Based on my common sense as a native speaker, I would say it is quite awkward to say 내려가세요 even when the elevator is going down. And I'll say '들어가세요' when I have to say goodbye, because they are mostly on their way to one's home. If it isn't, which means it's morning so everyone is leaving home, I can say 안녕히 가세요.
So 안녕히 가세요/계세요 also makes sense, by the way....
You have to say "안녕히 가세요" to the ones leaving a place as well.
The followings are different ways to say goodbye in Korean:
안녕 (informal). (Well-being, peace, health.)
안녕히 계세요. (Stay in peace.)
안녕히 가세요. (Go in peace.)
잘 있어 (informal). (Stay well.)
잘 가요 or 잘 가 (informal). (Go well.)
나 먼저 가 (informal). (I will go first.)
다음에 봐 (informal). (see you next time.)...
As a Korean, I can translate it into English like this:
You can just respond "안녕하세요", but "네~ 안녕하세요" sounds more friendly and is used more often.
In this expression, '네' is basically used to respond affirmatively (positively) to someone. (polite form)
It has a emotional meaning - to tell someone that you are hearing affirmatively, and ...
Well, if you are at home and your parents (or some other 어른) are back home, you say "안녕히 다녀오셨어요." But (I think) English speakers don't say "welcome back" in such a case, so it's kinda different.
Other than that, I don't think Korean has a good analogue for "welcome back". I think the usual expressions for "welcome" are used instead: "어서 와", "어서 오세요", or "...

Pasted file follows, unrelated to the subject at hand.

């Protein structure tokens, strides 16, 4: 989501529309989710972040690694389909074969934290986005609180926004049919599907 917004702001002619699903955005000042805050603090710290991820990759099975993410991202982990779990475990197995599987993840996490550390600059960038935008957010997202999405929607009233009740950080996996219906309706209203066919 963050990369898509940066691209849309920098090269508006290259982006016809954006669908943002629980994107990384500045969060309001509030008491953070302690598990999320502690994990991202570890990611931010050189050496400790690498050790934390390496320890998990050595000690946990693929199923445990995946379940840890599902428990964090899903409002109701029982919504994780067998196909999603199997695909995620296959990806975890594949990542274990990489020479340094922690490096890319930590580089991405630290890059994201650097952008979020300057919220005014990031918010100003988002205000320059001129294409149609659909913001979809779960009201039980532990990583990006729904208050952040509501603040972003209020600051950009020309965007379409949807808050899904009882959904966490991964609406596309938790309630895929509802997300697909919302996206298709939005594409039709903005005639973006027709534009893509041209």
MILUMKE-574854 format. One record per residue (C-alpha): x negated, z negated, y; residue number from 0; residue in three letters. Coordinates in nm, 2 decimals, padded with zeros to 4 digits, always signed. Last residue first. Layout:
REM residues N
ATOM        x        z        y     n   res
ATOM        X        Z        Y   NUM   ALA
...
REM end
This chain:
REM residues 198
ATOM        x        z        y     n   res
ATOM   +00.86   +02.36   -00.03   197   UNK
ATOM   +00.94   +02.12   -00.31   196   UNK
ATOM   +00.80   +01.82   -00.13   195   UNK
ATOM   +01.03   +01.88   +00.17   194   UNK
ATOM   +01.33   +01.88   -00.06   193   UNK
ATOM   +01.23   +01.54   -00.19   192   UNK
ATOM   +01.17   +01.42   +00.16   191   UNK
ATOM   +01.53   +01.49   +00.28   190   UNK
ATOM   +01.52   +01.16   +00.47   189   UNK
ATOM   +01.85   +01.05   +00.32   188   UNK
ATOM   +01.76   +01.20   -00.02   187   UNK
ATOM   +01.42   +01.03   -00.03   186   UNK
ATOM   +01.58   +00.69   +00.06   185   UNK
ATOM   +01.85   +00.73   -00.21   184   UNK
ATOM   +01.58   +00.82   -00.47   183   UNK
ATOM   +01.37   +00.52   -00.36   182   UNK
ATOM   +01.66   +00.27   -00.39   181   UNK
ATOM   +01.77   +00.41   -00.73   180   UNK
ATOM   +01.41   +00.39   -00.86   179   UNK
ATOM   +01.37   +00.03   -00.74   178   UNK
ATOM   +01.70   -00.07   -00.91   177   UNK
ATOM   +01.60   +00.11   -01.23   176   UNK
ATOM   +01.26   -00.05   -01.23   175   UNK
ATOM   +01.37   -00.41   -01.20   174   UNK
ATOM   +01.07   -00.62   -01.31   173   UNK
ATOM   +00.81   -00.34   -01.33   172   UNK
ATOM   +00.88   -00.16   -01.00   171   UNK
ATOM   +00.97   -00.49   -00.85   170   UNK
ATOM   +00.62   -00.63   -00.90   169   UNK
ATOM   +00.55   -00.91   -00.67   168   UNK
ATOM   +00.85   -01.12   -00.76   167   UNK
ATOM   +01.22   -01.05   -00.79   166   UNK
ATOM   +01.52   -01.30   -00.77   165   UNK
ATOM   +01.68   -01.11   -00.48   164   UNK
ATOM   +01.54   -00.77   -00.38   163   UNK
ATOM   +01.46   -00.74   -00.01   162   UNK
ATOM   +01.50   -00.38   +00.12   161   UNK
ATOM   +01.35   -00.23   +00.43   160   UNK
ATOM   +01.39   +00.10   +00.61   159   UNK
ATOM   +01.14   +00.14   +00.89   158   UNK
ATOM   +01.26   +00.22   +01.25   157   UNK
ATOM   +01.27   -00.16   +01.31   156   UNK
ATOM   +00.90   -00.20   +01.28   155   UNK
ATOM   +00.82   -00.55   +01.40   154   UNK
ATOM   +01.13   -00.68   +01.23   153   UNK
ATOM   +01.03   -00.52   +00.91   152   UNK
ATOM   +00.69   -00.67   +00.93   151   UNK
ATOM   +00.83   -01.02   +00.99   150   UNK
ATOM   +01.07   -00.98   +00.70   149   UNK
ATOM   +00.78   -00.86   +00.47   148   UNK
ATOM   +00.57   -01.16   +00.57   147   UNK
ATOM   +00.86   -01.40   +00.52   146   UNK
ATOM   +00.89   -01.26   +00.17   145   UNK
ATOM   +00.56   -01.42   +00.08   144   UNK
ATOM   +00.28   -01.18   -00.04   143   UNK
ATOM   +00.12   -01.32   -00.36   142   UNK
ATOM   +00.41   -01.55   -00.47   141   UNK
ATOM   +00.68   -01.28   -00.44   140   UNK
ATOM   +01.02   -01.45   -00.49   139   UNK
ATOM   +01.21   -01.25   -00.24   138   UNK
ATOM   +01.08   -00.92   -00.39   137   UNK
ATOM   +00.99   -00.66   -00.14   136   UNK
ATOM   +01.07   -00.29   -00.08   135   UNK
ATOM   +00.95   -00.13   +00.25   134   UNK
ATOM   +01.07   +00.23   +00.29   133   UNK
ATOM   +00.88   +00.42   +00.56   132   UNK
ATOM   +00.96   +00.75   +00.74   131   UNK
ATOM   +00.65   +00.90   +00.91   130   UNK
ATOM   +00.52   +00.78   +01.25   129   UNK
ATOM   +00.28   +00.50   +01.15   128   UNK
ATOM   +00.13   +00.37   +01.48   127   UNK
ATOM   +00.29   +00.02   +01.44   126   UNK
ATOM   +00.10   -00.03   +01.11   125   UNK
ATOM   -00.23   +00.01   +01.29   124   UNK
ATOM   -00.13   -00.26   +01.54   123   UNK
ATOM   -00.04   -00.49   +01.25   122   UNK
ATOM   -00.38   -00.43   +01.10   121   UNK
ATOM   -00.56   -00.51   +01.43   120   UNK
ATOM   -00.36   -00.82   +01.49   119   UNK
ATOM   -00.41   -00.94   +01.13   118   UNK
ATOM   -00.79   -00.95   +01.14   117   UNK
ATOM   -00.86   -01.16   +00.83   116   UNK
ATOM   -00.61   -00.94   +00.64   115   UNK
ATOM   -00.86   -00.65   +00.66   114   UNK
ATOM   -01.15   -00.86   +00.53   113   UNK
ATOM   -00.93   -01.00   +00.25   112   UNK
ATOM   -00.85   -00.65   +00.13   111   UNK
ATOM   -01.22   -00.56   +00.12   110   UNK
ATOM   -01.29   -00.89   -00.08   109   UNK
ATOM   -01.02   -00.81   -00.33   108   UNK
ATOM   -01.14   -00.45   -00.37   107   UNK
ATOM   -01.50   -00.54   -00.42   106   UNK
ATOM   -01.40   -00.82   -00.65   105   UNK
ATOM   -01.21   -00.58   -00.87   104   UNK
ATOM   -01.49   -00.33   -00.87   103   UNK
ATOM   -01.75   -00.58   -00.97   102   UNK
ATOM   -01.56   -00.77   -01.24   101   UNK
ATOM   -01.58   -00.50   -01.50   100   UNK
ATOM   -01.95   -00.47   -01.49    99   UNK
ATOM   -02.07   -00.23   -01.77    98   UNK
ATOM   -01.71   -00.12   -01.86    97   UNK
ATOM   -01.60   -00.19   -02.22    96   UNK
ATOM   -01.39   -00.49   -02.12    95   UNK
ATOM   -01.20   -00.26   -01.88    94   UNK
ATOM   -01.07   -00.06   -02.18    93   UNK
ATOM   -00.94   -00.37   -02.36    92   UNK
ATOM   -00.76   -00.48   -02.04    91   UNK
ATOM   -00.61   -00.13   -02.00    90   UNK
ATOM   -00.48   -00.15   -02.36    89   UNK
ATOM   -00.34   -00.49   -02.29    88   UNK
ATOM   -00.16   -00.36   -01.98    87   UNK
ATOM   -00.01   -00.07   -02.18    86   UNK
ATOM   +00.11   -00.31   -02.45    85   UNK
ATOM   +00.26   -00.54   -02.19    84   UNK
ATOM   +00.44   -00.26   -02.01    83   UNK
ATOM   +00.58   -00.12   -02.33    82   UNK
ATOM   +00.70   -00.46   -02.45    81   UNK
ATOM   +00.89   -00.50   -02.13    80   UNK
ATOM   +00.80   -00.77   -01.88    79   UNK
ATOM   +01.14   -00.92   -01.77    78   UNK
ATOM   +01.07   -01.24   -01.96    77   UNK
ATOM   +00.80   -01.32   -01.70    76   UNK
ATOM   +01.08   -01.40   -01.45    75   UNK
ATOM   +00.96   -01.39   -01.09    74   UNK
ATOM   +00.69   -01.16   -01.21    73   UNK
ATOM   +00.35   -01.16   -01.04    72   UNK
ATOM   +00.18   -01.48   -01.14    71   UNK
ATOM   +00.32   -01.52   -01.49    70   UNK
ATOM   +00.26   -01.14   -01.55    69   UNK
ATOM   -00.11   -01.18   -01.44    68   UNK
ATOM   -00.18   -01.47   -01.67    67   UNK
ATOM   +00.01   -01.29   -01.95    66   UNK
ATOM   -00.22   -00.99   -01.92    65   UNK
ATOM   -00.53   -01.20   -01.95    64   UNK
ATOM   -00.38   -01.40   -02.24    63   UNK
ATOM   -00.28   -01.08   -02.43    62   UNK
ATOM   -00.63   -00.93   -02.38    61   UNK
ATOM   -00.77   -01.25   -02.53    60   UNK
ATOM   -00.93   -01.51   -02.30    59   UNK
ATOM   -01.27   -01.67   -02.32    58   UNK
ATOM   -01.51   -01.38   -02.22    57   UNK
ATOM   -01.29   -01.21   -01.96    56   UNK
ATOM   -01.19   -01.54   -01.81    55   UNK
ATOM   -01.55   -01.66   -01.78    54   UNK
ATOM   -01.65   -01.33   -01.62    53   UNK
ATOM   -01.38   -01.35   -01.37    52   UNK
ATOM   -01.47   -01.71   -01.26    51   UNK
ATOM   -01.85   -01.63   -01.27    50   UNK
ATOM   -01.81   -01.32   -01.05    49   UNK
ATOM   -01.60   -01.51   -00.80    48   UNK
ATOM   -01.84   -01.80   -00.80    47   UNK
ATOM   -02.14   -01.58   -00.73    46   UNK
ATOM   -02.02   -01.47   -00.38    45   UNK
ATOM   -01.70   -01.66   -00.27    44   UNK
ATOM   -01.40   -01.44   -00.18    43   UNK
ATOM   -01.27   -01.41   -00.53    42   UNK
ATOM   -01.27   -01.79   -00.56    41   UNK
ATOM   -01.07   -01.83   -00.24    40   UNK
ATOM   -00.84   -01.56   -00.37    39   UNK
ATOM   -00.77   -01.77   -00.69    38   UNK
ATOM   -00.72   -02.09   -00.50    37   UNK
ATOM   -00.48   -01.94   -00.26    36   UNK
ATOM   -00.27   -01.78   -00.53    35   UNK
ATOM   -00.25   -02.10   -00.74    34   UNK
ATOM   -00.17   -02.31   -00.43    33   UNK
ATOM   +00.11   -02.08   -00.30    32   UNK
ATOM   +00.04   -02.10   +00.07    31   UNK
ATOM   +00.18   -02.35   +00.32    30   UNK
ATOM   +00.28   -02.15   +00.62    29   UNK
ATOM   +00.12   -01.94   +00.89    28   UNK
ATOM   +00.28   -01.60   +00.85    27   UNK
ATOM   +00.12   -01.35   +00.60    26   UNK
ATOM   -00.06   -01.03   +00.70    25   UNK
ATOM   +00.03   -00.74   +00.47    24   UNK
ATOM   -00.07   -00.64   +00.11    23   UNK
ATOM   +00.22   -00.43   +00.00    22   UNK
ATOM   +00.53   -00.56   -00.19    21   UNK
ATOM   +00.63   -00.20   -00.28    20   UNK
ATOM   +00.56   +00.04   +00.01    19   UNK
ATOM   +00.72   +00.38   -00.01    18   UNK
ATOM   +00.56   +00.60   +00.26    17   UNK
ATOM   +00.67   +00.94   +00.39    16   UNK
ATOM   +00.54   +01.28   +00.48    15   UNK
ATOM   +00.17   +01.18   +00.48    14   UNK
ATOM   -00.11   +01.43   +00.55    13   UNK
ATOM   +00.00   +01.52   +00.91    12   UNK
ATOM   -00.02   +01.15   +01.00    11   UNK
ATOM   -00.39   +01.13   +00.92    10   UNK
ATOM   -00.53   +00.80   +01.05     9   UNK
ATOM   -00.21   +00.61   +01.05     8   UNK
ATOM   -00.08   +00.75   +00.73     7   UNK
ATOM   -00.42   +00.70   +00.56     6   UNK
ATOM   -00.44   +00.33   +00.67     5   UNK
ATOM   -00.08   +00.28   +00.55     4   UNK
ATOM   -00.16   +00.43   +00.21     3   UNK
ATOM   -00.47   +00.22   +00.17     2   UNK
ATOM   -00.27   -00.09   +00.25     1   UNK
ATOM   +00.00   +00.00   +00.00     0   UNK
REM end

If you want to mean "welcome" in Korean, you should write it like "환영합니다.", rather than "환영".
"back" means many different way in Korean, you should express exactly "returning".
"returning" is form of -ing(~하는 것), and "return" is "돌아오다".so, returning is "돌아오는 것"
so, "welcome back" is more natural in "돌아온(돌아오는) 것을 환영합니다."
'안녕합니다' means 'I am well'. It's not grammatically incorrect.
However, as a response to '안녕하세요?', it can be perceived as a joke or even an insult.
It's analogous replying to "How do you do?" with "I do well."
It implies that the person is returning home (literally go into their house).
Etymology is vague but I've heard of two origins:
One from people meeting outside, in a coffee shop for example, and then when they part, they say they're returning home.
Another is from the old days when there were no home phones. You had to use public payphone to make a call ...
There are a couple of ways to say this, depending on who you're talking to and the level of familiarity with them!
밥은? = Food? (did you eat?)
밥 먹었어? = Did you eat (food)?
점심 먹었어? = Did you eat lunch?
점심 먹었어요? = Did you eat lunch? (to unfamiliar people)
점심 드셨나요? = Did you eat lunch? (to older people/unfamiliar people) but
using '나' ...
So, here is my first draft. Something may be omitted or altered.
먼 거리에도 불구하고 여러분의 소중한 시간을 들여 저희 아이들의 결혼식에 참여하시어 자리를 빛내주셔서 감사합니다. 맛있게 드시고, 즐거운 시간 보내시기 바랍니다. 다시 한번 진심으로 감사드립니다.
(assume wishing you delicious mean enjoy your meal or something like it.)
양가 대표님께 다시 한번 감사인사 드립니다. 양가 대표님은 다시 연회장으로 돌아가 하객 분들과 함께하시길 바랍니다.
(So this might be wrong. celebrate ...
If you have been waiting for the listener who is one or more of your close friends around your age, you can say "잘 돌아왔어!" or use a rhetorical question "돌아왔어?" (or "돌아왔니?", "왔니?", or "왔어?")
If you did not know that the listener would come back, you can say "돌아왔구나!" or "(난 네가) 돌아올 줄 몰랐어!"
As a hello (when meeting someone), '안녕하세요?' means something like 'are you getting on peacefully?', - possibly not so far away from 'how are you?' in English. As in English, you don't have to interpret it literally as a question that needs a reply, but you can do so - so just saying '안녕하세요?' - 'How are you'? is fine, or '네, 안녕하세요?' - 'Yes, I'm doing fine, ...